Don’t let teaching nonfiction text structures be a bore. These sweet and simple ideas are guaranteed to spark engagement like never before!
For years I’ve looked for ways to make my nonfiction/informational text unit more engaging and purposeful. I’ve tried going the super-dense but high-impact route by building my unit around the Global Goals for Sustainable Development, and I’ve tried going the light and breezy free choice route, letting student interests lead the way. While I am still refining the unit as a whole, I did stumble upon a sweet way to teach nonfiction text structures that I am crazy about! If you’re getting ready to teach your middle school students about informational text structures, I’ve put together my favorite ideas so you can spark engagement with your students, too!
Step #1: Briefly Review the Purpose of Nonfiction Text Structures
Start with a minilesson where you introduce students to the purpose of informational text structures and the why.
I teach Author’s Purpose before teaching Text Structures because I believe the structure is a by-product of the purpose. I tell my students that “Nonfiction writers organize their ideas in a logical way that best communicates their purpose for writing.” Our goal, as readers, is to determine the big ideas in a text and understand how the author develops them.
We cover five nonfiction text structures and note signal words for each one:
- Description/List: The text resembles an outline. It opens with the main idea and then elaborates on it.
- Cause/Effect: The author tells what happened and reasons why it may have happened.
- Compare/Contrast: The author tells the similarities and differences between multiple things.
- Chronological: The text follows the order in which events occurred or the steps in a process.
- Problem/Solution: The author brings to light an issue that needs awareness and proposes some possible solutions.
After students have been introduced to the basics of text structures, I place them in groups of five for a multisensory jigsaw activity.
Step #2: Make it Sweet with a Jigsaw Read
Now here’s where it gets fun. I love teaching thematically, and with a dry topic, I knew it was time to up the ante and play to my strengths.
Typically, we teach nonfiction between Halloween and Christmas. You know what kids are really interested in at this time? Candy. And lots of it.
Is there a better way to teach nonfiction text structures than to pair it with something sweet? I think not! I decided to bring in some information about those sweet little morsels dripping from students’ pockets. In fact, I could invite them to enjoy some of those sweet little morsels in class – if I could tie it to their learning!
If you can’t beat ‘em, join ‘em, right?!
We split up into groups of five, and each student in a group was assigned a different article:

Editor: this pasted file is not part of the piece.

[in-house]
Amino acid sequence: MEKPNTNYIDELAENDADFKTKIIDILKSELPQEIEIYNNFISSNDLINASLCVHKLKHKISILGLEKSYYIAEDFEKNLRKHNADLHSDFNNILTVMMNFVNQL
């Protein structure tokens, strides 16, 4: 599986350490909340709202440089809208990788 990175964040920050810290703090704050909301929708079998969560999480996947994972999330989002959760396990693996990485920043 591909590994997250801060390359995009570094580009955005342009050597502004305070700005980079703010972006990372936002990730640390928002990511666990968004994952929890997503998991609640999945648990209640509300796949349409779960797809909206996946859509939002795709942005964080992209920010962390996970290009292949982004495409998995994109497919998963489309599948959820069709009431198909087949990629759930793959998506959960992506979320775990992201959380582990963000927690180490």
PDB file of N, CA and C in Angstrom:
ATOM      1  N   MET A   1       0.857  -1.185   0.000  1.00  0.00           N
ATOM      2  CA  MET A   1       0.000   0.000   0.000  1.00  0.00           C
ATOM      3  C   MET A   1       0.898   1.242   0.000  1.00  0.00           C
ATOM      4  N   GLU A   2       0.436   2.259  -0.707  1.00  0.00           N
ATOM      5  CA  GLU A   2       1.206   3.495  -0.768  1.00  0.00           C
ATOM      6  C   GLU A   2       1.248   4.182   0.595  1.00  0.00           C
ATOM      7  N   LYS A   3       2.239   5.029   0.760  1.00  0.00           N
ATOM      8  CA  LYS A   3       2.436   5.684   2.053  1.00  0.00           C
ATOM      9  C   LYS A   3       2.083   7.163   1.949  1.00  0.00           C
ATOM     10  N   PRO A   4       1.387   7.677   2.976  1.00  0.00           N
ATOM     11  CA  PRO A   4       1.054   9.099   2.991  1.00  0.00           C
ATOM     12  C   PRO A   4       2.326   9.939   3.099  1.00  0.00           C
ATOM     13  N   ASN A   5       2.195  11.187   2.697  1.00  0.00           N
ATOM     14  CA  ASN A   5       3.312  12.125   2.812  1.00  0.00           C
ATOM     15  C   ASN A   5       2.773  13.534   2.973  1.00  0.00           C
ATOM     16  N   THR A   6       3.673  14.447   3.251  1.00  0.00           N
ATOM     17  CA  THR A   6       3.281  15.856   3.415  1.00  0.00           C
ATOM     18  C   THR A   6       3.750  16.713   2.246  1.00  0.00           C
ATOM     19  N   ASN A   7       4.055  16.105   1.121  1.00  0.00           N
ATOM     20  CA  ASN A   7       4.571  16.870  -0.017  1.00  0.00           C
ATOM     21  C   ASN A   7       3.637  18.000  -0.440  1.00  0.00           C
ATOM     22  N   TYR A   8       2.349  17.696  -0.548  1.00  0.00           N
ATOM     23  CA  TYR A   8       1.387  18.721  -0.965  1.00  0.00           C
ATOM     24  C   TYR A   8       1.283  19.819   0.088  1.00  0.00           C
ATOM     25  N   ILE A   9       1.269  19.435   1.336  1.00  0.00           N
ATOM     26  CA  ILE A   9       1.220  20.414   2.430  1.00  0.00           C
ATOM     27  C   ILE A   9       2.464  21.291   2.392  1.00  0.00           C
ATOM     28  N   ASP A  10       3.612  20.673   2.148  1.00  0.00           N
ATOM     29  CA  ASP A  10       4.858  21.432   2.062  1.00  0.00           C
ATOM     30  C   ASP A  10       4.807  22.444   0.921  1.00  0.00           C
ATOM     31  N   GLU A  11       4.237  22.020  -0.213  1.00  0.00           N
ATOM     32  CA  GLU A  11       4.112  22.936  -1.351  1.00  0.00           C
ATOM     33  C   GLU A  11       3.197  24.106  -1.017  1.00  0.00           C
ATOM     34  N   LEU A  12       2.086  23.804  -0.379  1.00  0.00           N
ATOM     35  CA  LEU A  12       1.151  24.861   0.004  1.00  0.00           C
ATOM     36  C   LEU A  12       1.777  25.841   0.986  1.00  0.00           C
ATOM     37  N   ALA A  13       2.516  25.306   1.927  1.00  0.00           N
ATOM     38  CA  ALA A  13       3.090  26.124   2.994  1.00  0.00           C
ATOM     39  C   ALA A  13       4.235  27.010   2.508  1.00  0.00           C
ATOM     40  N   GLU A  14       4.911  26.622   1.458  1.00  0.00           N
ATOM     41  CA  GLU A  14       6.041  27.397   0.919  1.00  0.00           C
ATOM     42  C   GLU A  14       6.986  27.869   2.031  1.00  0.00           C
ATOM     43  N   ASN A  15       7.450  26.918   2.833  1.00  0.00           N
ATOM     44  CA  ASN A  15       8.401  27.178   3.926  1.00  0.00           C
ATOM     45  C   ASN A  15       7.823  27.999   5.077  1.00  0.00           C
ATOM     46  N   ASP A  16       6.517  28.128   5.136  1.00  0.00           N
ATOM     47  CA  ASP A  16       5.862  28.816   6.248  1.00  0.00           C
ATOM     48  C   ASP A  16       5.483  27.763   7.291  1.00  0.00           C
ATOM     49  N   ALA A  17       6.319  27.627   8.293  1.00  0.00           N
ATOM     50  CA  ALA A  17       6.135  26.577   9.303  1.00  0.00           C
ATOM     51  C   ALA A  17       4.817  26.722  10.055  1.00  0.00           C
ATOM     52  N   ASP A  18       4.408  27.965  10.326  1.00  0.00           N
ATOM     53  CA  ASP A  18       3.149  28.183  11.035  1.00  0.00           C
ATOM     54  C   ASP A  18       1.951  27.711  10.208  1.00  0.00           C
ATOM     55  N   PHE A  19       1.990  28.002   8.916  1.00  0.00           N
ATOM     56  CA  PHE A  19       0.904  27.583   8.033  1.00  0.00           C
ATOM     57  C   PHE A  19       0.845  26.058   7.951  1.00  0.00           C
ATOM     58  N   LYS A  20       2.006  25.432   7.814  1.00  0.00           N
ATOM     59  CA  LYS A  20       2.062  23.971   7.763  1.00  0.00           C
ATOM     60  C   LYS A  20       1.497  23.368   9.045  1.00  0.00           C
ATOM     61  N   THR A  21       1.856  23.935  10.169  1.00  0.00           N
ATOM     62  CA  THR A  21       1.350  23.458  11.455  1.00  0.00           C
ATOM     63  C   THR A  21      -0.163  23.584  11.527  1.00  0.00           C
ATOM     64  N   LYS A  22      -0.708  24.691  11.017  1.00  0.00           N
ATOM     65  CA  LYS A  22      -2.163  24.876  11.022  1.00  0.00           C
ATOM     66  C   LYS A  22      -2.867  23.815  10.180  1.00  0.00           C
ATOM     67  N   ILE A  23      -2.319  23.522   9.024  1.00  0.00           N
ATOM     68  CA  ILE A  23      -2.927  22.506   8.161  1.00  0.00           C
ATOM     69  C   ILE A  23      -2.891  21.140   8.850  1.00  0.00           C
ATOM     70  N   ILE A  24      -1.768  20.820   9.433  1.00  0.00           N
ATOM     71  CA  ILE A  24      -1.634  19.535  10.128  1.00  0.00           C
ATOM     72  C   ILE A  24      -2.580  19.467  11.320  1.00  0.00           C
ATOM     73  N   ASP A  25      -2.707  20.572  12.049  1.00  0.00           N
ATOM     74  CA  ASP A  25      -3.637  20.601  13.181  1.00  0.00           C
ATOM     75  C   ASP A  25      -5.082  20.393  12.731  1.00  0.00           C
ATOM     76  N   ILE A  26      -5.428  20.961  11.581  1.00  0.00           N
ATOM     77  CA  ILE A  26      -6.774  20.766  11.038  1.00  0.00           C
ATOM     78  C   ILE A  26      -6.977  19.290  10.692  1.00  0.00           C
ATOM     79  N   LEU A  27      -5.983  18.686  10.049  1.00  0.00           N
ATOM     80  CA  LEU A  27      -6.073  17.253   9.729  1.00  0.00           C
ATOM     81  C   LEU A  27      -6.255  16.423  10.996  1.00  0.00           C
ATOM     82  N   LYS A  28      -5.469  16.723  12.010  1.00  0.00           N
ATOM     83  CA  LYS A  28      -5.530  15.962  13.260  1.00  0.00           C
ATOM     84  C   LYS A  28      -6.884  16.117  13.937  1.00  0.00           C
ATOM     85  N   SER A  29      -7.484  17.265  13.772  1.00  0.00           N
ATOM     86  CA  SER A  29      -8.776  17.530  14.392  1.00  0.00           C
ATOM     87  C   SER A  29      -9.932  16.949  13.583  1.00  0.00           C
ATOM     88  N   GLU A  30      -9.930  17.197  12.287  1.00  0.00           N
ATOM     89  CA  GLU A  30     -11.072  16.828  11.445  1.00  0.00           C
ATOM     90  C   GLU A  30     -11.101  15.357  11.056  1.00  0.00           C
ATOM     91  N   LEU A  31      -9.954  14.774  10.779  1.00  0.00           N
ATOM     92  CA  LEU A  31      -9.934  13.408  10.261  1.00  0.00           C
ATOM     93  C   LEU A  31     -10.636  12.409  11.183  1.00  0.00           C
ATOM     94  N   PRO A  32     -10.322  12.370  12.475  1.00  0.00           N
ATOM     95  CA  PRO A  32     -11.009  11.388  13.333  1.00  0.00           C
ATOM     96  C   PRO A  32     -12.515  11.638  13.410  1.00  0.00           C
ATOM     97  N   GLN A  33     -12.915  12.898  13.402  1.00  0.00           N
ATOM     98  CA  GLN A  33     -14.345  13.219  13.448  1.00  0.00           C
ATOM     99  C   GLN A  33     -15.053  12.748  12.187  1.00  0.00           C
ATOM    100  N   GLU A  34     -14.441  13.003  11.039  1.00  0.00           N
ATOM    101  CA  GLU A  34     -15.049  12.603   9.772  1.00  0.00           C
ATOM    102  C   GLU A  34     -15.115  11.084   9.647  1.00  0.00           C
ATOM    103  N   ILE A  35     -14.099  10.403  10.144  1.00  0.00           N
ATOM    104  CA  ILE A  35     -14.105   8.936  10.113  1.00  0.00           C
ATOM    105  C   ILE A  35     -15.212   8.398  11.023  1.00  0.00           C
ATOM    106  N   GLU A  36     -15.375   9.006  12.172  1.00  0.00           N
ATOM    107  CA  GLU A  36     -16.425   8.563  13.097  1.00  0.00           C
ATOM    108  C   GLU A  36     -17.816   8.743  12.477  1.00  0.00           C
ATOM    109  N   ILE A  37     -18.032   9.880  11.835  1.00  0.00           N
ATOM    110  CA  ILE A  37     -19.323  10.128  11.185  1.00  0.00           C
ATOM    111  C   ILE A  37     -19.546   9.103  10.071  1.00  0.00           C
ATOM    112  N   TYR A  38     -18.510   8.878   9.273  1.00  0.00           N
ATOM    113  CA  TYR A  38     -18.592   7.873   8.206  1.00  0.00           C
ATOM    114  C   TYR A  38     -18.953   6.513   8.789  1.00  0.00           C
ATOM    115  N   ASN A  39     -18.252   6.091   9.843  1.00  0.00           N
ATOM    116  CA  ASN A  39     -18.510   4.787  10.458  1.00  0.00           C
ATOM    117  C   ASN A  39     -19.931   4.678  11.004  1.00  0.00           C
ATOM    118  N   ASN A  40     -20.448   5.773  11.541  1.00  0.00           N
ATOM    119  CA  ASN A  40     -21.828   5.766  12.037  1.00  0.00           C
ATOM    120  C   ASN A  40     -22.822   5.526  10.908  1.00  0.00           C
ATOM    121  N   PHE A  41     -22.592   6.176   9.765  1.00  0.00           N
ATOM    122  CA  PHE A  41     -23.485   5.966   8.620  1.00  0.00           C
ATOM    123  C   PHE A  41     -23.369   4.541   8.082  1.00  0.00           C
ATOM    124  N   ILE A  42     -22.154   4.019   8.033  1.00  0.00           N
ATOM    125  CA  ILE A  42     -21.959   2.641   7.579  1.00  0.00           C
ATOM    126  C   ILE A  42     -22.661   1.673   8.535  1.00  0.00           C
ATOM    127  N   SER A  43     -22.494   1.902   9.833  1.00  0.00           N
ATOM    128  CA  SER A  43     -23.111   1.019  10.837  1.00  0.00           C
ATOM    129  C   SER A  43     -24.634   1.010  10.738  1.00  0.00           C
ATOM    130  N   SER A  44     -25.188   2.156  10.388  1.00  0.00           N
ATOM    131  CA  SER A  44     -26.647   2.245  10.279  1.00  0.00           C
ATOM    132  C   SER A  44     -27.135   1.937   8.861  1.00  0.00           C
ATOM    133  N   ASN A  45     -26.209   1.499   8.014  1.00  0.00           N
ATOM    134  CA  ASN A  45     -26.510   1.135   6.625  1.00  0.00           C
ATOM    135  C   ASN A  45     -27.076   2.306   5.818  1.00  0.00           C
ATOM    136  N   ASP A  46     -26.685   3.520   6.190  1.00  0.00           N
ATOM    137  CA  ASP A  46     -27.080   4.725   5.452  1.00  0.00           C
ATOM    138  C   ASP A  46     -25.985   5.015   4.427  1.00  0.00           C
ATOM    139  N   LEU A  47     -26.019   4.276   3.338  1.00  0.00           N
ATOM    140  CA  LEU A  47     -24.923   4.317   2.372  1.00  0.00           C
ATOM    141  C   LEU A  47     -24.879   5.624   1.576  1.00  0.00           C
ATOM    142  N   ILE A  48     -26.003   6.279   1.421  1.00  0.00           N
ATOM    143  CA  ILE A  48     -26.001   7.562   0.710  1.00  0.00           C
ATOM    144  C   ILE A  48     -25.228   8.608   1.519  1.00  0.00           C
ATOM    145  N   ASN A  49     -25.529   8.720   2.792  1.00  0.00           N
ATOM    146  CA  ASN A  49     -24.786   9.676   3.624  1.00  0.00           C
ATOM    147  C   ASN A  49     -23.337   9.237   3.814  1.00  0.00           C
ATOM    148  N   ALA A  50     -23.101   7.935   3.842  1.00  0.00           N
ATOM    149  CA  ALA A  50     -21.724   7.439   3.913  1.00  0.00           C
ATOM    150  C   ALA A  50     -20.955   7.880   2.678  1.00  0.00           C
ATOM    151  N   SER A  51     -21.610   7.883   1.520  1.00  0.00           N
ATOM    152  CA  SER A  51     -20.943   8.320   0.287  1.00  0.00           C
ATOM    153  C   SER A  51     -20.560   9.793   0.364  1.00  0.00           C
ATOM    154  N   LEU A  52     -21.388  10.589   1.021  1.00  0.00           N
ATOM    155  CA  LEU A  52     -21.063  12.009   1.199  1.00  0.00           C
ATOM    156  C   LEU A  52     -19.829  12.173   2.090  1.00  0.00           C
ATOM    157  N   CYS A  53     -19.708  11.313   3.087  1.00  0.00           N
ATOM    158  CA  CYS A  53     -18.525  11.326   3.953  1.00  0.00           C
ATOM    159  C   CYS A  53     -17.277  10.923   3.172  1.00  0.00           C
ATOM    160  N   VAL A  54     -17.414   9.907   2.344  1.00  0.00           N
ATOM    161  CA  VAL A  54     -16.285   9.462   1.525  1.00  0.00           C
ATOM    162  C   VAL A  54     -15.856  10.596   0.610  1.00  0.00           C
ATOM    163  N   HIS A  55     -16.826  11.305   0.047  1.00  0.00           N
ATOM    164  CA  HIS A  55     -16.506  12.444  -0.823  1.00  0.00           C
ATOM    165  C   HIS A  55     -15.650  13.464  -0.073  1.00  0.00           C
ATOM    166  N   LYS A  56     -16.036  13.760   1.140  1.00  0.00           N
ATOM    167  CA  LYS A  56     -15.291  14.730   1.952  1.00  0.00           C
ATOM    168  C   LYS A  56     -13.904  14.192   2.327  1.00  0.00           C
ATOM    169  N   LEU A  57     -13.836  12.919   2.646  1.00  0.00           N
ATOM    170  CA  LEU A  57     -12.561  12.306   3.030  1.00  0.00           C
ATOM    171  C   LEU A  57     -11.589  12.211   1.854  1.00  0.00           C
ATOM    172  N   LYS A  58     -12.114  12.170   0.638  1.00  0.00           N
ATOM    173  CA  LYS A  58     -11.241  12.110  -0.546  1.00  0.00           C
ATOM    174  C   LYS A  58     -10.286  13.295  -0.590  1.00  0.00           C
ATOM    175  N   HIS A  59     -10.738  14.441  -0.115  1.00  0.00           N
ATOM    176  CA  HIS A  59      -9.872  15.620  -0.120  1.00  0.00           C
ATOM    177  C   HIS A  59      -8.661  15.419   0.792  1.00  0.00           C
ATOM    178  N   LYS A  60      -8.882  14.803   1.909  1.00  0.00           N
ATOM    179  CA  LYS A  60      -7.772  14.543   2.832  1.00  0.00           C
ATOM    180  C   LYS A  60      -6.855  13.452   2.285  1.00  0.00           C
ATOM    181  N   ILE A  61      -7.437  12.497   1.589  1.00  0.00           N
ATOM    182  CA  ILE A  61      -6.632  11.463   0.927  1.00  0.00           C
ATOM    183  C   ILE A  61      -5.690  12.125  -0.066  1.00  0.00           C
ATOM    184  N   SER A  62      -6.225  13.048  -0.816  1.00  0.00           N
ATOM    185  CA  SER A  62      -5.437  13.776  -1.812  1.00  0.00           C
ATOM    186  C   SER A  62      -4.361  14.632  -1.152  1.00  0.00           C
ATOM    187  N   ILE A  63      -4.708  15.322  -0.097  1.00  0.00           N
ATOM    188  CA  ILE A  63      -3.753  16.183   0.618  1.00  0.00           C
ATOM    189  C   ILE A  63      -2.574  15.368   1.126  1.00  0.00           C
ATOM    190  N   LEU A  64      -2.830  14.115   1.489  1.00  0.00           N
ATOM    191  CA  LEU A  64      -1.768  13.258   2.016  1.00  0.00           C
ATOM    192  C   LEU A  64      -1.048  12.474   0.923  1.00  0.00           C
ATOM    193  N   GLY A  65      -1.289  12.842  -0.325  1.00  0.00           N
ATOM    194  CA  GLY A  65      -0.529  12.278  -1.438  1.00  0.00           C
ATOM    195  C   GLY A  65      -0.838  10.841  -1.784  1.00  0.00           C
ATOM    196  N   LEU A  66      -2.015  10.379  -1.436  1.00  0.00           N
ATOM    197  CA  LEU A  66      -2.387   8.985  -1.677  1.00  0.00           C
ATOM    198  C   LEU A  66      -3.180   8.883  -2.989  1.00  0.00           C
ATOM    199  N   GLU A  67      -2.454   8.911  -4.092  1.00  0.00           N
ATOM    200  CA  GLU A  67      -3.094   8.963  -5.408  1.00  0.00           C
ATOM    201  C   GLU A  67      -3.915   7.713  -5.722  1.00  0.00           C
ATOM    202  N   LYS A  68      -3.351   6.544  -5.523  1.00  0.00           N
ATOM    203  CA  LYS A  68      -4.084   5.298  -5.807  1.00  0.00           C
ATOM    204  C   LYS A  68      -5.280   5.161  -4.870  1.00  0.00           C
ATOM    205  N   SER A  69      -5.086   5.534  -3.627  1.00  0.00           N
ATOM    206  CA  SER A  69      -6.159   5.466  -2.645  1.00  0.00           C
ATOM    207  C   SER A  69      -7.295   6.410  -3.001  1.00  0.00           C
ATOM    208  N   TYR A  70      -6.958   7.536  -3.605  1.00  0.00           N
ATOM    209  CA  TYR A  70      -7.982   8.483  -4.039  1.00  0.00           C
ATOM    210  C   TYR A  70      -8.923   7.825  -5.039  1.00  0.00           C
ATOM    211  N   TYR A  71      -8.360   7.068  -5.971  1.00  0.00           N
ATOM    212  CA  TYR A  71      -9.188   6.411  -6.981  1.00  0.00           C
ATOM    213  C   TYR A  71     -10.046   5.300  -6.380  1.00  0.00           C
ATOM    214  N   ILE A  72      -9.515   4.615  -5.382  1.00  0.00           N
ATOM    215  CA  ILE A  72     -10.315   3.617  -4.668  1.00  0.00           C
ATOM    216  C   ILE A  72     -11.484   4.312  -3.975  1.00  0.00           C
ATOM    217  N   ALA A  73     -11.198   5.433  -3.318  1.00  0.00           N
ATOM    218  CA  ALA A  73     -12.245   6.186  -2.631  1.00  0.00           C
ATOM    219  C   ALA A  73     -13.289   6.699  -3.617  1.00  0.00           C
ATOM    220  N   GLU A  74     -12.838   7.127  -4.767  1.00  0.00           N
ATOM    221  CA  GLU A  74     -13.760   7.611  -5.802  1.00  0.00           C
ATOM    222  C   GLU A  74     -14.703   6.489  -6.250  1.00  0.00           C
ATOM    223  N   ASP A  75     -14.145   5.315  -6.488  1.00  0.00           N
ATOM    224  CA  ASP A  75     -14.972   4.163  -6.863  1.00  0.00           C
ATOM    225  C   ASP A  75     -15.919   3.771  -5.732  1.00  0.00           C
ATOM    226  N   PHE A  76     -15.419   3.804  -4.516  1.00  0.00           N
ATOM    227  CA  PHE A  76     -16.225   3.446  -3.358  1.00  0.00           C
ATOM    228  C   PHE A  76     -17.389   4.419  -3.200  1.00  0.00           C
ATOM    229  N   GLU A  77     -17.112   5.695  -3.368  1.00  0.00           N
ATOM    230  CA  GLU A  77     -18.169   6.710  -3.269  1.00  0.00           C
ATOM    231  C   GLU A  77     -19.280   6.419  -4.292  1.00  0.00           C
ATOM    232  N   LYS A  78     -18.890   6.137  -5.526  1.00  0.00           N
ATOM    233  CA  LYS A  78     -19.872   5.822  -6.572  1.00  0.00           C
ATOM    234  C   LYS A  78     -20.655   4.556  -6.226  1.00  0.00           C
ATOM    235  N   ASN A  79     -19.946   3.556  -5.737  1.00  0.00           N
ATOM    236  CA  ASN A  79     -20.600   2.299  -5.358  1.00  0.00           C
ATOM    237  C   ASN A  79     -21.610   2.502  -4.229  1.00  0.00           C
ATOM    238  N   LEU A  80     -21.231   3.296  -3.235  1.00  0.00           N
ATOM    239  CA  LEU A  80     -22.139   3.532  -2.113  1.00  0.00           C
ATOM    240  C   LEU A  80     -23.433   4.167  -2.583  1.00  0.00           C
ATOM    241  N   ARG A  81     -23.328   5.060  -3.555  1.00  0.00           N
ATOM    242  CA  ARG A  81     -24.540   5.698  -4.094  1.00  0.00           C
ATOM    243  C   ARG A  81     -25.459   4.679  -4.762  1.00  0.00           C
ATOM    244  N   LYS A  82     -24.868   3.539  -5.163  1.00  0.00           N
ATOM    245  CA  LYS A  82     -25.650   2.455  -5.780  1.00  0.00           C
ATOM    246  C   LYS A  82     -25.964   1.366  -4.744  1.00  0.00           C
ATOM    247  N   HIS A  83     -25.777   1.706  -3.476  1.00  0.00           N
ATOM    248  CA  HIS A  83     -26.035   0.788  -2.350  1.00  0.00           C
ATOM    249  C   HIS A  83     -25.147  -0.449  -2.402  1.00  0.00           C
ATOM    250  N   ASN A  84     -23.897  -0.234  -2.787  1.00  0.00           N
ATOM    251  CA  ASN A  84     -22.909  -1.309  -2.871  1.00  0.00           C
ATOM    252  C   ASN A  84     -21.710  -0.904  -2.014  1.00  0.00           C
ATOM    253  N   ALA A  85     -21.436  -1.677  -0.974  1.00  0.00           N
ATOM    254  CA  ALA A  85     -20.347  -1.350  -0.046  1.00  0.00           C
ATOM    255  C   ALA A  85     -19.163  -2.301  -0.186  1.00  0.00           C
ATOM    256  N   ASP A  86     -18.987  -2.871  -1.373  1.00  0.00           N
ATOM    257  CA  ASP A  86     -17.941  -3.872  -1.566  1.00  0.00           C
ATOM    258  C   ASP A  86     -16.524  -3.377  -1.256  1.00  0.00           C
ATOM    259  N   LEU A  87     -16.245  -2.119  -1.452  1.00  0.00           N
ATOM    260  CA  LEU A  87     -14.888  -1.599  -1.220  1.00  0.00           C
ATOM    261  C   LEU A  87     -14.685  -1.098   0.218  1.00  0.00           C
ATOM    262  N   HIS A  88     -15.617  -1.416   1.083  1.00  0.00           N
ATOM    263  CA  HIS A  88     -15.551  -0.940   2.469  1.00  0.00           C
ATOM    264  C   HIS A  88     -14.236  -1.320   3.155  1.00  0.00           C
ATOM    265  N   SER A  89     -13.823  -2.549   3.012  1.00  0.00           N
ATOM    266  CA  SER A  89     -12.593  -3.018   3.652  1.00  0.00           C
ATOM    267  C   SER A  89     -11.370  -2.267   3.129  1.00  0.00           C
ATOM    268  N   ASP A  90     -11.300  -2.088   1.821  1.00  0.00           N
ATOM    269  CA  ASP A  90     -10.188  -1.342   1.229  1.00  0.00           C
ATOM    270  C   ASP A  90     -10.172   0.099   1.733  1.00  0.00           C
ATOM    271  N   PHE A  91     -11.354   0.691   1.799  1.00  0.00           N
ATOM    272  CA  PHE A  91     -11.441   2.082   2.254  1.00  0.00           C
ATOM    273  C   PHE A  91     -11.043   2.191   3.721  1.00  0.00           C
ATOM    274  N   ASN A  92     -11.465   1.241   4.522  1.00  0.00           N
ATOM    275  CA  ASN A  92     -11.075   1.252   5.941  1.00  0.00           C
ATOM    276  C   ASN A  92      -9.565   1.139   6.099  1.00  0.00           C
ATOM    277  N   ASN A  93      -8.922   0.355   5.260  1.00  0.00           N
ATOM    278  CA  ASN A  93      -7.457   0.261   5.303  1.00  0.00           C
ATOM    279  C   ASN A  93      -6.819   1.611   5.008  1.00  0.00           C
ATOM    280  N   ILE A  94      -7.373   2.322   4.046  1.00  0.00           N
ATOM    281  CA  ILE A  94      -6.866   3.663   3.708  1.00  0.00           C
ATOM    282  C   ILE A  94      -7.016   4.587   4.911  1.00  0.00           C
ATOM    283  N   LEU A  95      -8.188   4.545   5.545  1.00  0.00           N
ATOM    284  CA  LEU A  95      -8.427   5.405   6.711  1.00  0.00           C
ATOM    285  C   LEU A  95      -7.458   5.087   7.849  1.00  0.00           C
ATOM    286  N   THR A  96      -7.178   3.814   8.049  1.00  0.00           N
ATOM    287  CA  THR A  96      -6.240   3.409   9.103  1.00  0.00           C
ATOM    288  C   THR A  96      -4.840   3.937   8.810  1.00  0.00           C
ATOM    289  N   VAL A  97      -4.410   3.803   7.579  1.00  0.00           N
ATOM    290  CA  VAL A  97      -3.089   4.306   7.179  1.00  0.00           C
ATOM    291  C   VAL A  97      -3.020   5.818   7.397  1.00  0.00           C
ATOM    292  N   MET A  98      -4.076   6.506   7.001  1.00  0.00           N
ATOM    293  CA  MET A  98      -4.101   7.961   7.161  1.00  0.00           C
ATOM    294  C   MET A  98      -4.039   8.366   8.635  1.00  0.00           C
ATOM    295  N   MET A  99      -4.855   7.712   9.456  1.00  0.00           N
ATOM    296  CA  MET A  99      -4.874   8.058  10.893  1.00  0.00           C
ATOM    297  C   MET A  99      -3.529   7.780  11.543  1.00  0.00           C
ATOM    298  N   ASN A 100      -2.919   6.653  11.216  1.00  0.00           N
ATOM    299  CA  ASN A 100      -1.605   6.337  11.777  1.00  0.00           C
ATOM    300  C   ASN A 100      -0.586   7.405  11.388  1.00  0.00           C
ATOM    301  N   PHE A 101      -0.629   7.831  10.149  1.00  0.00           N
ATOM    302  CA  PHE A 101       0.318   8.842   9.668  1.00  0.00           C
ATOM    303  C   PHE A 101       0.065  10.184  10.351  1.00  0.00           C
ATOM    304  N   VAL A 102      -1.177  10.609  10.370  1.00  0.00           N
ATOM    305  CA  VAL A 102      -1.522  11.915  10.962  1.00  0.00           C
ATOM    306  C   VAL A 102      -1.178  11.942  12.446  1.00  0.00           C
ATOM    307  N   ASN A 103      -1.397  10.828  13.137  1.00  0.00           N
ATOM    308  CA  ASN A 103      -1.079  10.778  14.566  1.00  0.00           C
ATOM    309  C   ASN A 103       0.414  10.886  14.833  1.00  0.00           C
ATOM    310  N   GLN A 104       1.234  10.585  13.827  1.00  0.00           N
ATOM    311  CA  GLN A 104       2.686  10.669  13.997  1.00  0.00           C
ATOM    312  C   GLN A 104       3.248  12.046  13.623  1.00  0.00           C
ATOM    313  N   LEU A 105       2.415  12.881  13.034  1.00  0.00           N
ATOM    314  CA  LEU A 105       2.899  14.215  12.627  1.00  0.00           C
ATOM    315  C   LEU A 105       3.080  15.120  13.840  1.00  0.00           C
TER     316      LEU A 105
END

- The History of Candy
- How Gummy Candy is Made
- Candy: Sweet and Sour
- How Much Sugar is Too Much?
- Expensive Taste
Students from each group with the same article gathered to read the text, determine the text structure, and fill out a corresponding graphic organizer.
And, because multisensory learning has such a positive impact on neural activity in the brain, I provided each group with a couple of sugary items mentioned in the text. This included chocolates, licorice, gummy worms, Nerds, Warheads, Starbursts, and sugar cubes. Not much, but enough for them to suck on & experience while reading.
After all the groups had finished, they reassembled into their original groups and shared their graphic organizers and findings.
Step #3: Assemble Nonfiction Text Structure Anchor Charts
For the last step, I had each group of five put their completed graphic organizers together to form an anchor chart. I gave them a large piece of colored butcher paper (square works fine, but I prefer longer strips) and had them glue and label their graphic organizers. By the end of the day, I chose my favorite few and displayed them in the classroom and hallway!
Tips For Next Time
If you’re not a fan of Jigsaw reading (honestly, it’s not my favorite), you can stretch this lesson out over five days. Each day, feature one article/text structure and work together to identify and analyze the text structure.
Alternatively (my favorite method), you can feature all five articles at stations around your room and have students move through them at their own pace. I’d place reminders at each station about the different text structures and signal words if going this route.
I hope you are excited about giving multisensory learning a try when teaching nonfiction text structures. Whether you’re teaching near Halloween, Christmas, Valentine’s Day, St. Patrick’s Day, or Easter, there are plenty of opportunities to find sweet treats for students to enjoy while learning about informational text structures. Or, save the money and ask your students to bring in a few sugary treats from home!
This was such a fun way to increase student excitement and participation in my classroom, and I hope it does the same for you. Don’t be afraid to leave a comment or find me on IG and tag me in your post! I’d love to hear from you about how it goes.